These things being so, — antecedent and consequents, cause and effects, — the light which fell upon the world could not have been a surrounding light, in which the world was merged as in a sea. To suppose it was is only flat contradiction to the world-separating between the light and the no-light. This light did not fall upon the entire world at once.

Where light is and remains, there is no possible way of effecting darkness (or of making a separation between the two) but by the interposition of some opaque body which shall cut off the light from beyond itself (the body); thus serving as a partition or "separating" wall between the two; no light where otherwise light would be. So, too, and for the same reason, where light falls from a luminous body upon another not luminous and not translucent (being, by consequence, itself a "separating" wall), there must be light on one side of the latter (no matter what its shape), and at the same time no light (from the luminary) upon the other side, and there is no possible way of effecting such co-existence upon such a body other than the coming of such a light as described. Therefore, if it was not a surrounding light which fell upon the world, — as it could not have been, — then it must have come from some foreign source opposite that part of the world on which it was. Therefore such a fact, and such only, is consistent, in our understanding of things, with light and no-light co-existent on the world, and also with the fact that the very coming of the light effected this co-existence. Conversely, too, the fact of this co-existence (as stated in the text) being admitted, the other fact (a foreign source) is inevitably admitted also. It seems to us, therefore, that the language before us discloses the existence of a sun; that it compels us to recognize its existence, and to recognize it as the fountain of that light.

In brief, our reasoning stands thus: The fact that there was no distinct decree for the separating indicates the only decree which is stated as its cause; the analogy of the record does the same; the local force of the Hebrew particle (וְ) — an imperative index-finger — does the same. Therefore the coming of the light involved the separation, and the separation involved the presence of a sun.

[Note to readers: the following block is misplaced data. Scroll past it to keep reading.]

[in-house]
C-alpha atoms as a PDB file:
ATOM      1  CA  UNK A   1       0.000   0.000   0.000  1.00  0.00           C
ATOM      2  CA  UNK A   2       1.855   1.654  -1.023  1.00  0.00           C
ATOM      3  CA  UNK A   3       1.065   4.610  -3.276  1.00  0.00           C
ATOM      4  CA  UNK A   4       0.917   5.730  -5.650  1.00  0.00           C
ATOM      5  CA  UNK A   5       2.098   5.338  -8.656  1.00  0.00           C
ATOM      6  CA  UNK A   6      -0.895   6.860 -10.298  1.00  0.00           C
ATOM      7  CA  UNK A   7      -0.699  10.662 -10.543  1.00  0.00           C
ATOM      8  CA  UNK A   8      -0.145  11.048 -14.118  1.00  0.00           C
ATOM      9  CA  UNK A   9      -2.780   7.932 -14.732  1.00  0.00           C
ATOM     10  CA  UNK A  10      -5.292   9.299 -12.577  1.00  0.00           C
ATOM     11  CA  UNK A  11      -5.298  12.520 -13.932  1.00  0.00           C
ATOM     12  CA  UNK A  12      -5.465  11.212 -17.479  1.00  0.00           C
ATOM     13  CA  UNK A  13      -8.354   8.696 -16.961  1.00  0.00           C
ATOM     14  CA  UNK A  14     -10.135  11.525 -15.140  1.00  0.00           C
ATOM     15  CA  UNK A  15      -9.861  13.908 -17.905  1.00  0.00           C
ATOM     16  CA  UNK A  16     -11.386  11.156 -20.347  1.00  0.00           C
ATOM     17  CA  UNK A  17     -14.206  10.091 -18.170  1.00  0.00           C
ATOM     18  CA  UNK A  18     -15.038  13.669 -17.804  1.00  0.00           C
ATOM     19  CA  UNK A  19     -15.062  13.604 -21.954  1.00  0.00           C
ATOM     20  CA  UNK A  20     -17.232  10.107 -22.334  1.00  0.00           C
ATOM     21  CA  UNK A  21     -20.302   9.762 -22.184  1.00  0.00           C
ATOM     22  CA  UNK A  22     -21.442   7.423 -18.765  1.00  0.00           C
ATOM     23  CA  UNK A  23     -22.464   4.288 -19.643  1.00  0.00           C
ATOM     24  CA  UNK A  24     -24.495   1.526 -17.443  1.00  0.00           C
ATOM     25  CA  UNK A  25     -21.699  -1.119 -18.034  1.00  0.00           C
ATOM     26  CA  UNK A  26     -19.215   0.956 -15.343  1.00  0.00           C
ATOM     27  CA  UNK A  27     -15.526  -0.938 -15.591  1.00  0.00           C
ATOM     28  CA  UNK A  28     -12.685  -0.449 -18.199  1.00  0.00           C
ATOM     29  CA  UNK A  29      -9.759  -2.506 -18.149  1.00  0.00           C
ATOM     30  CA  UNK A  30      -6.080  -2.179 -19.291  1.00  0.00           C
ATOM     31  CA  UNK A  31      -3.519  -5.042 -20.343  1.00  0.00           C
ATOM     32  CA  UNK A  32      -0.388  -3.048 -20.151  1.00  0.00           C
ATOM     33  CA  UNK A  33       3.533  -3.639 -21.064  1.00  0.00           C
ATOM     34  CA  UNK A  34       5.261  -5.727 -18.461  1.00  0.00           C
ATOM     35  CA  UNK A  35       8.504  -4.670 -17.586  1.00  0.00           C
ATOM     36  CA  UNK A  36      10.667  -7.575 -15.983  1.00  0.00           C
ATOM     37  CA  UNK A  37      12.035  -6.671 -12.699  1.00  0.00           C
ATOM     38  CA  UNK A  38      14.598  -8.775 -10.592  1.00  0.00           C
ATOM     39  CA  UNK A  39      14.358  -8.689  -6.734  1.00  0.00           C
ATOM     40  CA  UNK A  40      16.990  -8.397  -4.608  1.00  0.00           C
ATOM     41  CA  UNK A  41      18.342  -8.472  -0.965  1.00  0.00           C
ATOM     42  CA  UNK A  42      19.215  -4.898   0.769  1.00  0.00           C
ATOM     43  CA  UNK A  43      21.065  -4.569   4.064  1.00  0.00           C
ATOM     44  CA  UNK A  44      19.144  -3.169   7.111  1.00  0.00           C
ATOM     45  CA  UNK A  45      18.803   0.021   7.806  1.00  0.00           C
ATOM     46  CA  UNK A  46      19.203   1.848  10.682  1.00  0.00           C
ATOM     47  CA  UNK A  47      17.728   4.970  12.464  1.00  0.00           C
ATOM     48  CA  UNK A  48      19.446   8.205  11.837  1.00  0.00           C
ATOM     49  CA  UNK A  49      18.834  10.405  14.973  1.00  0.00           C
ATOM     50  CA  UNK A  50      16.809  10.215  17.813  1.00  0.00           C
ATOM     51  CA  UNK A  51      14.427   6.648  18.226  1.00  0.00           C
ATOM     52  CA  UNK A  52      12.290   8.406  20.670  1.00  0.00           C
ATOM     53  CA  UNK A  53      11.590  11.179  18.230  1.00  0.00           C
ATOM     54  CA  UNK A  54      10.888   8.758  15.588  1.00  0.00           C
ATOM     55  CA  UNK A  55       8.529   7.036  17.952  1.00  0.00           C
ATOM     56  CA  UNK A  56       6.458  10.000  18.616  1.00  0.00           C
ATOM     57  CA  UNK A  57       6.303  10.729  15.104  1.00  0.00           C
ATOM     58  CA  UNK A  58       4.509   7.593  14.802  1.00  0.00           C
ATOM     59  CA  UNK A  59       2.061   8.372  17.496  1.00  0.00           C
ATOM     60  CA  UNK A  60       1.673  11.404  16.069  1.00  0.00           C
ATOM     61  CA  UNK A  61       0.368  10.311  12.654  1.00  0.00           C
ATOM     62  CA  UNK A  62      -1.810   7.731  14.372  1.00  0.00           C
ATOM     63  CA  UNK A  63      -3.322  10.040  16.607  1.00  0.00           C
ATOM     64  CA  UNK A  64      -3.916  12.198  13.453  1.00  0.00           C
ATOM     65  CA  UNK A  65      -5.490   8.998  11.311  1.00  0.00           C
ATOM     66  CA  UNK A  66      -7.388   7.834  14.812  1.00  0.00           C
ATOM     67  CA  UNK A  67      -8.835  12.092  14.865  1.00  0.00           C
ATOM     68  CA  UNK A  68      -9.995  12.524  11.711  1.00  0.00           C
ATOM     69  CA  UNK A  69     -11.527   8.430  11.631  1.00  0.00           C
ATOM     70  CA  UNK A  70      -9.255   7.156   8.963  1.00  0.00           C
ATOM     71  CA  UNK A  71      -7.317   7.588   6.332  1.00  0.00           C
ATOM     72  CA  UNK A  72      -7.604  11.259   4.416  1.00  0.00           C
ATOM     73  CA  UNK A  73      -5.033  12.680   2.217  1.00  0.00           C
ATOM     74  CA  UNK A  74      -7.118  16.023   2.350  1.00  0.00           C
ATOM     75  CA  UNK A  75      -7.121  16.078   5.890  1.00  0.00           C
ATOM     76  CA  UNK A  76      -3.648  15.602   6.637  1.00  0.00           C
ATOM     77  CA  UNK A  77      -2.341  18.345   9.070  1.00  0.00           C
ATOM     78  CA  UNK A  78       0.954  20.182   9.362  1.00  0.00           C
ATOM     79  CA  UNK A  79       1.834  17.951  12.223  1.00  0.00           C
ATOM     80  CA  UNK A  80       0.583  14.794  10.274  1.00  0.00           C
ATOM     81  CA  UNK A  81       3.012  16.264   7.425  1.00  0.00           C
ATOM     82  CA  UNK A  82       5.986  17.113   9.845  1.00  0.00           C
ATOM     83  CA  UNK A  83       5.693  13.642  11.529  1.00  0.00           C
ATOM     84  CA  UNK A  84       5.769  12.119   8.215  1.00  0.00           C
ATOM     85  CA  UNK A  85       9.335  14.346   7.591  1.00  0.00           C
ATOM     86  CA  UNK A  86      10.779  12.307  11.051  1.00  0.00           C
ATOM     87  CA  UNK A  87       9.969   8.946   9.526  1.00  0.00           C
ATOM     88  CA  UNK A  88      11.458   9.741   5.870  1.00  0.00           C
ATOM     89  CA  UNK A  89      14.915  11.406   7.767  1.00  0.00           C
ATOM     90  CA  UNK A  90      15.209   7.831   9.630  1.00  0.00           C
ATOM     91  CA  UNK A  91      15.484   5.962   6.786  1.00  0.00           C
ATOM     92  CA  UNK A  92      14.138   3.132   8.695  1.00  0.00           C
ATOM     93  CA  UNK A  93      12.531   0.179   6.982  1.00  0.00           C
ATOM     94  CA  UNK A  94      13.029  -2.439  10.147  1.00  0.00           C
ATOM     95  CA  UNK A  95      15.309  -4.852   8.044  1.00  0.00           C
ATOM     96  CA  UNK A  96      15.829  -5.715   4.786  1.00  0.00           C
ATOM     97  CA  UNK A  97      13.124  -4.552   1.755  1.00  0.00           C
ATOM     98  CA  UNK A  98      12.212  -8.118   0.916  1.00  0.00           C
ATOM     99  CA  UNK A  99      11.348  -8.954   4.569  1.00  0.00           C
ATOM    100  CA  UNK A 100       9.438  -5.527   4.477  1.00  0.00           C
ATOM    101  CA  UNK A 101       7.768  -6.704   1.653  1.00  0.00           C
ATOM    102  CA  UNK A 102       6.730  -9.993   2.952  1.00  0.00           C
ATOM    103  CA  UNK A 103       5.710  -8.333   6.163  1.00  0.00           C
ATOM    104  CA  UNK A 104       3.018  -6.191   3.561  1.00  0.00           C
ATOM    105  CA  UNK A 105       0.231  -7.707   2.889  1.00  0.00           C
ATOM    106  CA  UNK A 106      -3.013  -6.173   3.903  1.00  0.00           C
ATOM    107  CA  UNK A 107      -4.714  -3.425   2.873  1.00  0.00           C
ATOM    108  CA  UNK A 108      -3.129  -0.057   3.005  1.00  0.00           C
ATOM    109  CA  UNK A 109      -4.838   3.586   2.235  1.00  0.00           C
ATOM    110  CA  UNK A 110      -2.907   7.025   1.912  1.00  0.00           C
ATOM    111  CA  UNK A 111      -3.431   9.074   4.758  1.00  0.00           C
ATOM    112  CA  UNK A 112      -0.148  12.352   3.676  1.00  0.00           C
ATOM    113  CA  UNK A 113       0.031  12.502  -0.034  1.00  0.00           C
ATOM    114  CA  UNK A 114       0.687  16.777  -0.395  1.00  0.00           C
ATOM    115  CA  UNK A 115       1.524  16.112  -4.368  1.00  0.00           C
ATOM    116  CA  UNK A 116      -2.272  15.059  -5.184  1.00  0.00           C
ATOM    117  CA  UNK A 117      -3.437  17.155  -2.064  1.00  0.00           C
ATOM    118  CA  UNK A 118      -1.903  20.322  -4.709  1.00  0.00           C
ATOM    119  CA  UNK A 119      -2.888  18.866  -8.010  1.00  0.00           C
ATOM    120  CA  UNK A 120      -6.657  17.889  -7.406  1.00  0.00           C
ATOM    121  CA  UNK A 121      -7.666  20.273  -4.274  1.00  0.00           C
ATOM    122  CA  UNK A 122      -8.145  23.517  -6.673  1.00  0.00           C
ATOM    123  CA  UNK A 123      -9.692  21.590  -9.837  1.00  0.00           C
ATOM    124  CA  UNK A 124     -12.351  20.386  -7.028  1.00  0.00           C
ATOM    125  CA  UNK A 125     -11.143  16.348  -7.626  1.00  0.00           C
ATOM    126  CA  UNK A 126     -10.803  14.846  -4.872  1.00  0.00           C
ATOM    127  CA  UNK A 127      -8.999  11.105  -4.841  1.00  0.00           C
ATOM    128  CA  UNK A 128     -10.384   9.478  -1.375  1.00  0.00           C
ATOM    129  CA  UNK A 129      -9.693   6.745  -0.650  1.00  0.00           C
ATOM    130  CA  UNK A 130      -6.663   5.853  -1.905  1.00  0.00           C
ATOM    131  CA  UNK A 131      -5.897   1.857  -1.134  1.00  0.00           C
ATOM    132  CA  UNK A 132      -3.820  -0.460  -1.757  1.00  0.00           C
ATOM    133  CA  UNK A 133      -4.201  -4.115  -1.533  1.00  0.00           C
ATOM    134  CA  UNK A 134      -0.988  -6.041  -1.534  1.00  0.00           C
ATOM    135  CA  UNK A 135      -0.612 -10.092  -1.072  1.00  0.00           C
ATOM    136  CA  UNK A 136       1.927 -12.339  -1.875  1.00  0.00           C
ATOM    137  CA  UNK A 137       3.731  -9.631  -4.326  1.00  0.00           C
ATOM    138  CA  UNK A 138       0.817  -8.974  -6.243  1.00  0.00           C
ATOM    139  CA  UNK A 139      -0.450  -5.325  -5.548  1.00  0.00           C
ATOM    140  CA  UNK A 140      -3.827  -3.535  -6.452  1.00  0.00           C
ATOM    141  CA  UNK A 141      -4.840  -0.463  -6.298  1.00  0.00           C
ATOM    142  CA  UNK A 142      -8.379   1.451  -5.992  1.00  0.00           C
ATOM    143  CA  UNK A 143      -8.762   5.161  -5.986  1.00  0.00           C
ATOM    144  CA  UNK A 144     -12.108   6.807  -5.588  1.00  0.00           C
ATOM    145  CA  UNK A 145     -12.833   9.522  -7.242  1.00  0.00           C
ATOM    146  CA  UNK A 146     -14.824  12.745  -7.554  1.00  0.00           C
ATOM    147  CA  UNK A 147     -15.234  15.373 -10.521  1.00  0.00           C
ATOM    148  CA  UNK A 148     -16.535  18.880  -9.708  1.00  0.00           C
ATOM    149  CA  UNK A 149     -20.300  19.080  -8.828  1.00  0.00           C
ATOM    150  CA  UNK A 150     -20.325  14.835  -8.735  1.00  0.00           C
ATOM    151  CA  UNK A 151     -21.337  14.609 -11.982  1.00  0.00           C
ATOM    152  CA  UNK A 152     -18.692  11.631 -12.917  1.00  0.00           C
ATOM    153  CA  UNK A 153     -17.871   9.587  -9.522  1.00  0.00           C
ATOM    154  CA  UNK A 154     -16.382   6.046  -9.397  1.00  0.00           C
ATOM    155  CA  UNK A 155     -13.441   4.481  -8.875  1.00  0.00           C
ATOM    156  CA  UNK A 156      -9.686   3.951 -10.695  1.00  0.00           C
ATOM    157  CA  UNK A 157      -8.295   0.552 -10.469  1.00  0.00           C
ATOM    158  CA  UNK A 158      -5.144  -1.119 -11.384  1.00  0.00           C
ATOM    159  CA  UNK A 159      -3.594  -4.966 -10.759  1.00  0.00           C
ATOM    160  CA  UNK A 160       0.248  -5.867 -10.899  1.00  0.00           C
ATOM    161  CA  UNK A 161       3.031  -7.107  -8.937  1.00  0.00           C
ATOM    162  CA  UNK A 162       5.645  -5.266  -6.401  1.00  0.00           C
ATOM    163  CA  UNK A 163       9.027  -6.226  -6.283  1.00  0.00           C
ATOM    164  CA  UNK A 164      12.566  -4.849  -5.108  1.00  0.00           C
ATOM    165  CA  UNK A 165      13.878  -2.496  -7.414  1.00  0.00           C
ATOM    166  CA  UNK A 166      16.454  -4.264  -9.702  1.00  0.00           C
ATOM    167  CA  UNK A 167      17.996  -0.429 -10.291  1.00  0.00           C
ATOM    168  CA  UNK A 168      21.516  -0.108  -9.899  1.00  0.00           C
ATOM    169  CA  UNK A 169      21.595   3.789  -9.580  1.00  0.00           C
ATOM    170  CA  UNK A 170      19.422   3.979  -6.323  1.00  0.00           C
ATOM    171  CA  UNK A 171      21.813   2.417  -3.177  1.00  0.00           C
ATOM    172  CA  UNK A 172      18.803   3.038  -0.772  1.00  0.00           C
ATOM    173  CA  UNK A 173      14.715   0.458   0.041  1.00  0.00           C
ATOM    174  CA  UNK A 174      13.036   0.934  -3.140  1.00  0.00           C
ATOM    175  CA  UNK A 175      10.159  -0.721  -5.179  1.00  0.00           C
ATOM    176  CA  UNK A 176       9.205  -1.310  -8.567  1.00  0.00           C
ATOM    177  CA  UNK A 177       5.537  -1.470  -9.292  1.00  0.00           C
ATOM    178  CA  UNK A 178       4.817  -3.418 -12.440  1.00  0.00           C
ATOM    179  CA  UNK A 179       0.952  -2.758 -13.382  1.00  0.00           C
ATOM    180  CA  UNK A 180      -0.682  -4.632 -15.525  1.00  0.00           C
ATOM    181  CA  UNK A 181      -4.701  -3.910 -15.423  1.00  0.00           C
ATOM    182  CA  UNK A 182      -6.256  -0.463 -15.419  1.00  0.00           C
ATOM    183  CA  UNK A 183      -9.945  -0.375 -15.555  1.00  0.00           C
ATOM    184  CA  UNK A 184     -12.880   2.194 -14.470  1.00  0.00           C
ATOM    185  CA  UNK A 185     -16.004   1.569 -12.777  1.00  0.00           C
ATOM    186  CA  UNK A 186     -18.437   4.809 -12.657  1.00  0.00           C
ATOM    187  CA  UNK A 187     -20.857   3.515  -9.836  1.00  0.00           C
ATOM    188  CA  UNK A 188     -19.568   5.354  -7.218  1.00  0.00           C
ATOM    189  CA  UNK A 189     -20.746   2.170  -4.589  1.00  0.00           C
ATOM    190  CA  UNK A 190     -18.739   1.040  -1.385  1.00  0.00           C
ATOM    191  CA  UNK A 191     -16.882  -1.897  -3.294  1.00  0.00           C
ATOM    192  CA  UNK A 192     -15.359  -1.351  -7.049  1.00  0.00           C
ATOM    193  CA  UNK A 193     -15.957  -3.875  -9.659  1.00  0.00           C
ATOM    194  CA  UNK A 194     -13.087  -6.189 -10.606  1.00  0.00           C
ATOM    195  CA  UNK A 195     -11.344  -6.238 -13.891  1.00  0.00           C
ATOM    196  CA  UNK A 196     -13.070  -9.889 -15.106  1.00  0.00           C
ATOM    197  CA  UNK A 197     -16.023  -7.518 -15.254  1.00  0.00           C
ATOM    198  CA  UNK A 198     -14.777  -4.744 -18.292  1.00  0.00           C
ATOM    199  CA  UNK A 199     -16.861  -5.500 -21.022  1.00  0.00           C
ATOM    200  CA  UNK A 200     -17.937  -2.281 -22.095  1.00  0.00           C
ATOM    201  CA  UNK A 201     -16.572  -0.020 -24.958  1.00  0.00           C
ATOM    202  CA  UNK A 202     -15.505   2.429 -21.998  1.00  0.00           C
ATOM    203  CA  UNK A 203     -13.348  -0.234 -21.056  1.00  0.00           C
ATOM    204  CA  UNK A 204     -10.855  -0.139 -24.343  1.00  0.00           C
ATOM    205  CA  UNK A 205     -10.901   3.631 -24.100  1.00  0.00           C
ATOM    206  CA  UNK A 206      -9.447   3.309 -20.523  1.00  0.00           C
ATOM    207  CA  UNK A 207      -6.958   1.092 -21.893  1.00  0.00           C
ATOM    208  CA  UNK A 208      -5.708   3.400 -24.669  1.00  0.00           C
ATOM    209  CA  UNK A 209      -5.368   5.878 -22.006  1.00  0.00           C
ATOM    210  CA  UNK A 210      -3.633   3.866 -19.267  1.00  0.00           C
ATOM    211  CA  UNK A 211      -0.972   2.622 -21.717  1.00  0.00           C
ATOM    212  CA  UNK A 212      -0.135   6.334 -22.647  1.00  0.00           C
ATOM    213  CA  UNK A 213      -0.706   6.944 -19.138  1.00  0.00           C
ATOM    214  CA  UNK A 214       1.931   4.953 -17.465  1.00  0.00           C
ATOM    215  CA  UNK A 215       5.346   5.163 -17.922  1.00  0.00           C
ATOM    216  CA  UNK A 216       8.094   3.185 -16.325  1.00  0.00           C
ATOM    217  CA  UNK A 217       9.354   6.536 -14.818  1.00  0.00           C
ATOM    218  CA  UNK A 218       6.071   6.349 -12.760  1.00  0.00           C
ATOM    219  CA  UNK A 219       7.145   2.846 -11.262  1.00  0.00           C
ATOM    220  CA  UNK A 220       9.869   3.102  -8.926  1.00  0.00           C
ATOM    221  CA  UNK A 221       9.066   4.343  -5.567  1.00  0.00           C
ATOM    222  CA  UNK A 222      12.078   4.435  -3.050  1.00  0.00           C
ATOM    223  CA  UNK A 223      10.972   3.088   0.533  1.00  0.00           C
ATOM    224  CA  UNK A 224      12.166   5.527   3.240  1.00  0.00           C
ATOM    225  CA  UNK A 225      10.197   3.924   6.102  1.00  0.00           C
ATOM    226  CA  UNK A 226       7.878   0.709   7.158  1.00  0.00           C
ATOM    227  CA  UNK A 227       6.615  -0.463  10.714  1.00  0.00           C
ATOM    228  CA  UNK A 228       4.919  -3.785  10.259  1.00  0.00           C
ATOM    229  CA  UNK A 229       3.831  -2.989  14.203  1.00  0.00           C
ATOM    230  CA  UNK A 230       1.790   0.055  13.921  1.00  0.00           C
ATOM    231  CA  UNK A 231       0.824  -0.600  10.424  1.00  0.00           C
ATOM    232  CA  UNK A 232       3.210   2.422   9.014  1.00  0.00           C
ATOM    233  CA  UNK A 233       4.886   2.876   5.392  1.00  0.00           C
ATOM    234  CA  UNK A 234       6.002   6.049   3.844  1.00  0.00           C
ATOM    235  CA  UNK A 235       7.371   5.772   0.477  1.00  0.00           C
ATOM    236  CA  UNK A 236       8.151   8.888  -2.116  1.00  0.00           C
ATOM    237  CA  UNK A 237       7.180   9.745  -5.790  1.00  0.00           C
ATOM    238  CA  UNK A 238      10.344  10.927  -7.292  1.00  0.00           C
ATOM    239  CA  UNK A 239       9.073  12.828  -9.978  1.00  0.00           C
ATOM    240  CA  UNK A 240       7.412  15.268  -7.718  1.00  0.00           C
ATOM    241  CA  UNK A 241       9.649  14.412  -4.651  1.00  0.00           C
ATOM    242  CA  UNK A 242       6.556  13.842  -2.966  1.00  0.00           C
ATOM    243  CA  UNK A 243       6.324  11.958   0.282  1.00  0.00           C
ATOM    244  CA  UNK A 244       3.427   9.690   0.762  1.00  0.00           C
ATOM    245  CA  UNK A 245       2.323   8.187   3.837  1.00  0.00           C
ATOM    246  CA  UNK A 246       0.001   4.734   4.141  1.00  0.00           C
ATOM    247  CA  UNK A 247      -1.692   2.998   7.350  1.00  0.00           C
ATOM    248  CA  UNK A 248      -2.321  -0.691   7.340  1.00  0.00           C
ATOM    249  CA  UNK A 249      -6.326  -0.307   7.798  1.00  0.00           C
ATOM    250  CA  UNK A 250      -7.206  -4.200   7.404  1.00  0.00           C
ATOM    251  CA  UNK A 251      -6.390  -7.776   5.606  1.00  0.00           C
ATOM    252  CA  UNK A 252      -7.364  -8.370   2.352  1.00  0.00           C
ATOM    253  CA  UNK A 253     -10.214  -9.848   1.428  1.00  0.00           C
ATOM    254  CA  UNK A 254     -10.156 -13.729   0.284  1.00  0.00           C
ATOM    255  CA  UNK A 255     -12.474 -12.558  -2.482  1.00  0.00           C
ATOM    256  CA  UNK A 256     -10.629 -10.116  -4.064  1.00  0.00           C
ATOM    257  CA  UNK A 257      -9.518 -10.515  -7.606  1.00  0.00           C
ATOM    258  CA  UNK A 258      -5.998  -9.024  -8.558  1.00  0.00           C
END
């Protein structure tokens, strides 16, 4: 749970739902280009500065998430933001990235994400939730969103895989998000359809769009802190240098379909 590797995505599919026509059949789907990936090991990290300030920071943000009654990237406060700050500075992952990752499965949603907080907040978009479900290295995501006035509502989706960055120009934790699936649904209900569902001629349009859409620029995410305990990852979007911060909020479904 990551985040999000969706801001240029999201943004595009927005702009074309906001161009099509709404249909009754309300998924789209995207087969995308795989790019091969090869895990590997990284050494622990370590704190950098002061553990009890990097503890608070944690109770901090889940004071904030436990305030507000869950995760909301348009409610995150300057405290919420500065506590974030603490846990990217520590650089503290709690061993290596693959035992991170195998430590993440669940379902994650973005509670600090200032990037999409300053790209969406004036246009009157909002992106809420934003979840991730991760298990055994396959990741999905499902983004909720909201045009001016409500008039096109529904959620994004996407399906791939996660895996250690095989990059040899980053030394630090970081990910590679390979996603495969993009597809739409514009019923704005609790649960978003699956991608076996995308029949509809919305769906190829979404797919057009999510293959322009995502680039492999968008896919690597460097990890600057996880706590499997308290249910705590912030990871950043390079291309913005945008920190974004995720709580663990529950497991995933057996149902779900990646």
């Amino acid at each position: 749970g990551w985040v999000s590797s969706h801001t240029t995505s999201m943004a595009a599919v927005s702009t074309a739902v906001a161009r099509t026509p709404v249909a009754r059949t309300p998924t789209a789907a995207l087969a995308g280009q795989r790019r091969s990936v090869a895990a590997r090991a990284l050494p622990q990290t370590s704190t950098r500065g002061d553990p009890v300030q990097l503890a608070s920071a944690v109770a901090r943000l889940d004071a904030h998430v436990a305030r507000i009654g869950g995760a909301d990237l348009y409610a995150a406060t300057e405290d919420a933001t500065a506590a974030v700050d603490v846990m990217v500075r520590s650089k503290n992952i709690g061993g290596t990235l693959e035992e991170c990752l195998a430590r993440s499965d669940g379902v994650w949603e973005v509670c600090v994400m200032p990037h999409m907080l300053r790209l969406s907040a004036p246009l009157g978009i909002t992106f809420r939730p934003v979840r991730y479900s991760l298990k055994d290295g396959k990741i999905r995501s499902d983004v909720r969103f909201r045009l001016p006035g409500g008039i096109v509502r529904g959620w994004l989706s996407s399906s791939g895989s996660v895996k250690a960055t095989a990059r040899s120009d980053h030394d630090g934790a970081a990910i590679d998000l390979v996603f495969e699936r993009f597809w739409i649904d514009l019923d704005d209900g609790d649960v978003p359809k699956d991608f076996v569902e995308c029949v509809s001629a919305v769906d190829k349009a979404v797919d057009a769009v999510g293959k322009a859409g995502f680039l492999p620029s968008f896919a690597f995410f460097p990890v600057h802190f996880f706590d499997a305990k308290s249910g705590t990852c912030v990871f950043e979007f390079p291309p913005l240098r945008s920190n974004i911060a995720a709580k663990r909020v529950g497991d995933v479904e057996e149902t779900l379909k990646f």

Another point. God invoked the light to come where the darkness was. The light came. But the entire object of its summons had not yet been answered; because (at the very first) on the one part of the deep there was yet no light, as is proved by the separation-fact. Therefore the luminous body whence light came must itself have been in motion so as to throw light upon the entire world (that is, so as to fulfil the decree), the darkness receding as the light moved from part to part; or the world must have been in motion so as to produce the same effect; that is, so as to keep up the separation. But — addressed, without any explanation, to us who have only our own knowledge to guide us to an understanding of the writing — the statement "God separated" is equivalent to a statement that the luminous body did not move around the world to its great whole, but that the world so moved as to present its whole toward the fixed luminous body. In other words, " God separated " tells us not only that there was a sun, but also that the world was revolving on itself to get the light, according to the scope and purpose of the edict, from that sun.

A fixed luminary. A revolving world. Astronomical arrangement.

Be it observed, however, that it was only sun "light" which had reached the surface of the deep, not the sunshine in its strength. The text authorizes us only to say "light," only to understand that the "cloud-garment" (Job xxxviii. 9) had become less "thick"; that it was only translucent. This is confirmed by the fact that neither sun nor moon had yet been " set in the expanse — the heaven." And thus we may recognize only an imperfect light upon the deep — a light like that of dawn.1

Thus, for the several reasons given, we cannot resist the conviction that the statements about "light" and the "separating" — standing as they do without any explanation, and addressed as they are to all people of all times and classes, who know no other world-light — do quietly point us to our sun as that light's source.

Yet we do not rest our opinion upon this particular textual reasoning alone. It stands here as on distinct and independent ground, to be sure; but it has also another basis to which we religiously adhere — the reasoning which we have pursued from the previous statement, that the world, before this point of light, was but one in the present astronomic family, and had once borne its burden of created life.